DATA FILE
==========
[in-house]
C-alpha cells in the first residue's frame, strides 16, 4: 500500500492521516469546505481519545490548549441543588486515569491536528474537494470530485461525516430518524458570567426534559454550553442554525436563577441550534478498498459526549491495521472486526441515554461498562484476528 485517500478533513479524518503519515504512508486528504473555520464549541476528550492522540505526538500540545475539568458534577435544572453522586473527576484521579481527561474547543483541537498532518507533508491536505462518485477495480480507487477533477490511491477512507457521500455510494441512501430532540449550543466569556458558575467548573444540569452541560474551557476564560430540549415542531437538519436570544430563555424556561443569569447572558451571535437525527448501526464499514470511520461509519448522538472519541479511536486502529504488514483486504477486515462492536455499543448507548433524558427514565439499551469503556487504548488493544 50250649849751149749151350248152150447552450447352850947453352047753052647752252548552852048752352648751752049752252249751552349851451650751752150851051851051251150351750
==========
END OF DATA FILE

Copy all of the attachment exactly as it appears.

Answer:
[in-house]
C-alpha cells in the first residue's frame, strides 16, 4: 500500500492521516469546505481519545490548549441543588486515569491536528474537494470530485461525516430518524458570567426534559454550553442554525436563577441550534478498498459526549491495521472486526441515554461498562484476528 485517500478533513479524518503519515504512508486528504473555520464549541476528550492522540505526538500540545475539568458534577435544572453522586473527576484521579481527561474547543483541537498532518507533508491536505462518485477495480480507487477533477490511491477512507457521500455510494441512501430532540449550543466569556458558575467548573444540569452541560474551557476564560430540549415542531437538519436570544430563555424556561443569569447572558451571535437525527448501526464499514470511520461509519448522538472519541479511536486502529504488514483486504477486515462492536455499543448507548433524558427514565439499551469503556487504548488493544 50250649849751149749151350248152150447552450447352850947453352047753052647752252548552852048752352648751752049752252249751552349851451650751752150851051851051251150351750